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Russian Parliament Approves Putin’s Pick for Prime Minister

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Emma Green
Emma Green is a Post-Graduate in Mass Communication who is acquainted with the dos and don’ts of ethical journalism and news writing techniques. She is also a contributor to the International news section at InstaTribune.

MOSCOW — Russian lawmakers on Thursday overwhelmingly approved Mikhail V. Mishustin as the new Prime Minister, elevating a little-known technocrat picked by President Vladimir V. Putin as part of an unexpected Kremlin shake-up.

Mr. Putin on Wednesday proposed major changes to the Russian Constitution that would spread political power more evenly, away from the president to the Parliament, the State Council and other government institutions.

Many analysts saw the potential reordering of Russia’s political system, which surprised the country’s political elite, as an effort by Mr. Putin to ensure that he remains in power past 2024, when his term ends — though how exactly that would work remained unclear.

Shortly after Mr. Putin put forward the overhaul in his annual state of the nation address, his ally Dmitri A. Medvedev resigned as prime minister, saying that it would clear the way for the proposed constitutional changes. On Thursday, Mr. Putin appointed Mr. Medvedev deputy chairman of the country’s Security Council, which advises the president.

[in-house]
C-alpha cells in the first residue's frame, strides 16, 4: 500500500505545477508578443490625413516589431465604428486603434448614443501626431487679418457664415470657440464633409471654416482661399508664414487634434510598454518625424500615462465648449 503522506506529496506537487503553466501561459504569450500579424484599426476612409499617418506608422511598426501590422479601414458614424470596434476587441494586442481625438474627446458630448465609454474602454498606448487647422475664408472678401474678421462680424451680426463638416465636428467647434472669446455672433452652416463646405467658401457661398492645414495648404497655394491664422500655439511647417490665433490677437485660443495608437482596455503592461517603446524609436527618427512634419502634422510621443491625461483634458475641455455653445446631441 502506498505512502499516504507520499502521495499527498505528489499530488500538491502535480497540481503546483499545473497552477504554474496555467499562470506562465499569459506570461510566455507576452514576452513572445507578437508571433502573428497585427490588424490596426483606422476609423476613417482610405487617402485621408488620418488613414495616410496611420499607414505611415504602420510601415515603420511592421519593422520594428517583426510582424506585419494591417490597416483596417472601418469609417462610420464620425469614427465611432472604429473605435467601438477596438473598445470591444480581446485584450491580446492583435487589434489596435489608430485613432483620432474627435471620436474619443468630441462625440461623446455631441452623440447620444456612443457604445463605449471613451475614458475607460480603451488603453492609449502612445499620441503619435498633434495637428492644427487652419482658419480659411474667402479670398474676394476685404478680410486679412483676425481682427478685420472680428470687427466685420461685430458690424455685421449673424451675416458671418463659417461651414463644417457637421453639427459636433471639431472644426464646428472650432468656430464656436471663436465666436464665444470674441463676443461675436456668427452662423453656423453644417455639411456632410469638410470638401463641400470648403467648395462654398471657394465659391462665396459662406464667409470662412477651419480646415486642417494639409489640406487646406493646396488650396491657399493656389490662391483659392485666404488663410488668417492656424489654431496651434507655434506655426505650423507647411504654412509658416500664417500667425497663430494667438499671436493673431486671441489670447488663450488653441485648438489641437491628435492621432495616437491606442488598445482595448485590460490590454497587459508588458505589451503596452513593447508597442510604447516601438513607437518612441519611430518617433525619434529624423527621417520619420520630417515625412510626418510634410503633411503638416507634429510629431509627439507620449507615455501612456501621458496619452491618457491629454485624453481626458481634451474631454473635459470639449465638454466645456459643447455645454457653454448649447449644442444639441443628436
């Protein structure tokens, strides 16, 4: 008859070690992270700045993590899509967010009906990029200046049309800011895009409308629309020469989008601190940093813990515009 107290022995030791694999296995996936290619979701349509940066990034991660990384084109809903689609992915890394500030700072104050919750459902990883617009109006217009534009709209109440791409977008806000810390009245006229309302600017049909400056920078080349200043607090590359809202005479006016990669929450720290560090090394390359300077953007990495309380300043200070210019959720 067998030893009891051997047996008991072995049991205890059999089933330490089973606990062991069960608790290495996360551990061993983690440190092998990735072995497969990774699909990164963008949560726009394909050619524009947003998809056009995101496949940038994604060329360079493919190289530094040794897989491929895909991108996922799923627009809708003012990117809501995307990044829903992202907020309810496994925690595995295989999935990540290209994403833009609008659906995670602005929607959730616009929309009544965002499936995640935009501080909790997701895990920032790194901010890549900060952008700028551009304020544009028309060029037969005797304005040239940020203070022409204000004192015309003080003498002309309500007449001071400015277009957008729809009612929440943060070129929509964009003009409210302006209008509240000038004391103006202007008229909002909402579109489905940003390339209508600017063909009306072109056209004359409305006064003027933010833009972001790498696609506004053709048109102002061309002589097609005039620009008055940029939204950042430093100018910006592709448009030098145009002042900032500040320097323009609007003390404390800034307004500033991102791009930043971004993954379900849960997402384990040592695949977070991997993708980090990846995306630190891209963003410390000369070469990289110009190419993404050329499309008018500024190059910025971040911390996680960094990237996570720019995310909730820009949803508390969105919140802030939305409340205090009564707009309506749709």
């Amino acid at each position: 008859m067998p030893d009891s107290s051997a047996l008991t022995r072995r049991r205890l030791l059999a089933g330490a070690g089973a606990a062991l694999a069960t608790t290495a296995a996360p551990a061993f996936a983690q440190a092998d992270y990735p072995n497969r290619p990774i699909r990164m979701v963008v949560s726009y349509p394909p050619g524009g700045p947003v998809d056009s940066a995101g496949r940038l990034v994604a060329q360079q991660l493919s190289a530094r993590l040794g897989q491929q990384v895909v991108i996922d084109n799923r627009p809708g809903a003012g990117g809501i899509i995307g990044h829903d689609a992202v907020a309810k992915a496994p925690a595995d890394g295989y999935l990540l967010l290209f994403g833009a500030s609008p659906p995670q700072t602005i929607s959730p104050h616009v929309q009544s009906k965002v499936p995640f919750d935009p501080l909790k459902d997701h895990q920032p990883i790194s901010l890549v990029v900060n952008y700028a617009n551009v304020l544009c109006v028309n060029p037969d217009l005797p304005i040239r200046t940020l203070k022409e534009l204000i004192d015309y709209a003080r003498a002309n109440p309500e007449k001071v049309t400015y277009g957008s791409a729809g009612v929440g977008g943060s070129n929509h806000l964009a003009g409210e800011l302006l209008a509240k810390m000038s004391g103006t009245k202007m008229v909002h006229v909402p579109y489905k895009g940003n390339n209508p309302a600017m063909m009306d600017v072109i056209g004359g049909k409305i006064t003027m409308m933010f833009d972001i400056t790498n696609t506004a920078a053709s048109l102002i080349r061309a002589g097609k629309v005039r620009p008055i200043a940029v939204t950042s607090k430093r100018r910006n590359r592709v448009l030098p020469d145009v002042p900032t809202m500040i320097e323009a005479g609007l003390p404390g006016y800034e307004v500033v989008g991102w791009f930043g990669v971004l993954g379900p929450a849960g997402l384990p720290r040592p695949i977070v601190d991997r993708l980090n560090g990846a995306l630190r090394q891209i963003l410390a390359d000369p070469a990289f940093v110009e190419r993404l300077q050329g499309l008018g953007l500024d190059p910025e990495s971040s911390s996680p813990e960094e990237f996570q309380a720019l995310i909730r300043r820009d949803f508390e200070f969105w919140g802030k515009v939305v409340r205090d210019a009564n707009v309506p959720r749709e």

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Mr. Mishustin, former head of the Federal Tax Service, received 383 votes of 424 cast on Thursday in the State Duma, the lower house of the Russian Parliament, with 41 abstentions coming from the Communist Party. The chamber, dominated by the pro-Kremlin United Russia party, is seen as having only a rubber-stamp role.

After the vote, Mr. Putin signed a decree formalizing Mr. Mishustin’s new role.

The proposed constitutional changes, Mr. Medvedev’s resignation and the selection of Mr. Mishustin were made swiftly in what resembled a carefully planned operation — one that left many analysts guessing about Mr. Putin’s intentions and his next moves.

Many speculated that Mr. Putin — who, under the Constitution, cannot run for president again in 2024 — was planning to take another position that would allow him to retain his grip on power. Others noted that the sequence of moves would keep his opponents off balance and short-circuit any talk of succession, ensuring that the president was not considered a lame duck.

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